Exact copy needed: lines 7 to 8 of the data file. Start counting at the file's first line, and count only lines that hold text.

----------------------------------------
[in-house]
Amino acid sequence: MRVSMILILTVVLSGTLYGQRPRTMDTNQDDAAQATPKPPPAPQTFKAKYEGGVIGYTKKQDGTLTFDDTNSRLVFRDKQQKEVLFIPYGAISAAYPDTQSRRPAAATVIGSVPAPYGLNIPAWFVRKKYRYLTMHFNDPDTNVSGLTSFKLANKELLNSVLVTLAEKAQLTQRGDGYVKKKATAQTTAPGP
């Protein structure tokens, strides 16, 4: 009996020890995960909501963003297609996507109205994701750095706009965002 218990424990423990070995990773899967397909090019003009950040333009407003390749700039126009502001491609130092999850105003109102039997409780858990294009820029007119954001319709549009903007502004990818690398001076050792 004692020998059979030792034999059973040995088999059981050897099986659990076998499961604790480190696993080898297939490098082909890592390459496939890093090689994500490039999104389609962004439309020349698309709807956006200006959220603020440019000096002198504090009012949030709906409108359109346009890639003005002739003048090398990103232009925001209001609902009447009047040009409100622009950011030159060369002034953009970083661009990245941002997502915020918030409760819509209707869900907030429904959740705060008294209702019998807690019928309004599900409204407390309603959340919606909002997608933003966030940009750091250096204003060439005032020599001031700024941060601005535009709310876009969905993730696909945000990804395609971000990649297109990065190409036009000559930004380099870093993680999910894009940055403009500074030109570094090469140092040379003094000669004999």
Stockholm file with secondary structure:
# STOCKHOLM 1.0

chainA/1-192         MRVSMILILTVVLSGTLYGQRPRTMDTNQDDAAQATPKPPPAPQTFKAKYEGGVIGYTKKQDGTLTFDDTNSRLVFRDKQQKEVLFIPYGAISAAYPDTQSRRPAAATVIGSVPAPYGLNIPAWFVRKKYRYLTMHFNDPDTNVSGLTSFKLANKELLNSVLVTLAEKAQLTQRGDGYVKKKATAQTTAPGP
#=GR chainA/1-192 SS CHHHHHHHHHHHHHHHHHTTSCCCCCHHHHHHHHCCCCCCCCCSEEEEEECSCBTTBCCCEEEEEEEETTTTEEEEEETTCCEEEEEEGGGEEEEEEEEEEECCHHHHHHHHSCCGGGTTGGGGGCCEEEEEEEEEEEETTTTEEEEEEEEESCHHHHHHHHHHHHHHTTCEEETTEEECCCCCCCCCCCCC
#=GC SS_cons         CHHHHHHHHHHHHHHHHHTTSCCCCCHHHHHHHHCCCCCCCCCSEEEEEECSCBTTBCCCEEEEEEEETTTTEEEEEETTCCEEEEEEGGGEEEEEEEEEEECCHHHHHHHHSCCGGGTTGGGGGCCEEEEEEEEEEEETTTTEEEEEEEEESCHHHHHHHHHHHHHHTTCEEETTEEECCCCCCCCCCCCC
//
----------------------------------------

#=GR chainA/1-192 SS CHHHHHHHHHHHHHHHHHTTSCCCCCHHHHHHHHCCCCCCCCCSEEEEEECSCBTTBCCCEEEEEEEETTTTEEEEEETTCCEEEEEEGGGEEEEEEEEEEECCHHHHHHHHSCCGGGTTGGGGGCCEEEEEEEEEEEETTTTEEEEEEEEESCHHHHHHHHHHHHHHTTCEEETTEEECCCCCCCCCCCCC
#=GC SS_cons         CHHHHHHHHHHHHHHHHHTTSCCCCCHHHHHHHHCCCCCCCCCSEEEEEECSCBTTBCCCEEEEEEEETTTTEEEEEETTCCEEEEEEGGGEEEEEEEEEEECCHHHHHHHHSCCGGGTTGGGGGCCEEEEEEEEEEEETTTTEEEEEEEEESCHHHHHHHHHHHHHHTTCEEETTEEECCCCCCCCCCCCC